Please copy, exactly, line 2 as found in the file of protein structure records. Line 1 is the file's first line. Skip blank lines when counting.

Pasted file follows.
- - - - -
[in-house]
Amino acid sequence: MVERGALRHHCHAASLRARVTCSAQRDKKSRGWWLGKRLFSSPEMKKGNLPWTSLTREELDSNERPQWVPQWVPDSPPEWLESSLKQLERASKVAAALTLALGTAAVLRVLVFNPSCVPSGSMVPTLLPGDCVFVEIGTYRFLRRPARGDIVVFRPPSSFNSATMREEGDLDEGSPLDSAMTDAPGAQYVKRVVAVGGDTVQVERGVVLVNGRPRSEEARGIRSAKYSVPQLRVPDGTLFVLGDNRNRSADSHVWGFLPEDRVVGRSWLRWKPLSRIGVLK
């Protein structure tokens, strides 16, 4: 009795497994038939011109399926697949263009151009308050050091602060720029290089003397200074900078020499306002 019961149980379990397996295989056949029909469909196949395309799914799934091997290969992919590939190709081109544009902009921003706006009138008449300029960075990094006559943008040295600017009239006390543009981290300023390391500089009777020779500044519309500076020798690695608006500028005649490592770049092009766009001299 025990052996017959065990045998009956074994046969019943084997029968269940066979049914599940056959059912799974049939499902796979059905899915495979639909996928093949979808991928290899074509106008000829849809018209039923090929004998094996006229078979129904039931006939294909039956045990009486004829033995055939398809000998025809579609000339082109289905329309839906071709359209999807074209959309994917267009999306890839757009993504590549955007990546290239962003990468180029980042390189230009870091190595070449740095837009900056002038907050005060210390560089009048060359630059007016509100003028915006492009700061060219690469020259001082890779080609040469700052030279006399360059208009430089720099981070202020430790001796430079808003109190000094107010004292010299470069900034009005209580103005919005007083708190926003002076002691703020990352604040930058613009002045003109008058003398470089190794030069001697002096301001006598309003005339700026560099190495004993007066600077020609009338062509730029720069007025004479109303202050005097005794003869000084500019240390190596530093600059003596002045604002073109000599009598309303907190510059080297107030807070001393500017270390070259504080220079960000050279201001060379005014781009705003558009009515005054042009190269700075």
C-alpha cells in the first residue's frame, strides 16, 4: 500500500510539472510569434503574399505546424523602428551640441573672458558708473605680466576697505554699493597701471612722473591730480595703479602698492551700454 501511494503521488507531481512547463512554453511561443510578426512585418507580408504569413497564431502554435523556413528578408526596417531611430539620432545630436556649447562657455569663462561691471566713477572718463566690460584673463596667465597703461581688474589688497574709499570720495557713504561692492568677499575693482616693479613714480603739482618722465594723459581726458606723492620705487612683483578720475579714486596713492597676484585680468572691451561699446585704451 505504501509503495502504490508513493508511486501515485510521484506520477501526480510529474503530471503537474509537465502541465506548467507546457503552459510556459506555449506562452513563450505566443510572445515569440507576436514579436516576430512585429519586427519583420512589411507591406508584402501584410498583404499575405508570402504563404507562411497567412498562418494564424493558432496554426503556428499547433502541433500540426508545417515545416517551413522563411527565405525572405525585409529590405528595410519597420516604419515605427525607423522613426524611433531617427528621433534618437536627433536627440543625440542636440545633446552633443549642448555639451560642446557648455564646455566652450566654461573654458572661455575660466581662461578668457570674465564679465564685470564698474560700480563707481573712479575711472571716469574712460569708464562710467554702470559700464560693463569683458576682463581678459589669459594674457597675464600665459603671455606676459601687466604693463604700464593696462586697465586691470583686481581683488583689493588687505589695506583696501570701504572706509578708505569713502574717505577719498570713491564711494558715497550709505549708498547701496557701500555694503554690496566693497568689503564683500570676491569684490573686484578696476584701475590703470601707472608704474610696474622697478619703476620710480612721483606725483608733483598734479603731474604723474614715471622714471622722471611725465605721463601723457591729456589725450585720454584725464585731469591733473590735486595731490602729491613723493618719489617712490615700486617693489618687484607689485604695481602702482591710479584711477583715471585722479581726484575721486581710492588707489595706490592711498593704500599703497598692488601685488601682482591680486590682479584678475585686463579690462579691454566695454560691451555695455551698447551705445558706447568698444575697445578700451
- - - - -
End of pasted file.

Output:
Amino acid sequence: MVERGALRHHCHAASLRARVTCSAQRDKKSRGWWLGKRLFSSPEMKKGNLPWTSLTREELDSNERPQWVPQWVPDSPPEWLESSLKQLERASKVAAALTLALGTAAVLRVLVFNPSCVPSGSMVPTLLPGDCVFVEIGTYRFLRRPARGDIVVFRPPSSFNSATMREEGDLDEGSPLDSAMTDAPGAQYVKRVVAVGGDTVQVERGVVLVNGRPRSEEARGIRSAKYSVPQLRVPDGTLFVLGDNRNRSADSHVWGFLPEDRVVGRSWLRWKPLSRIGVLK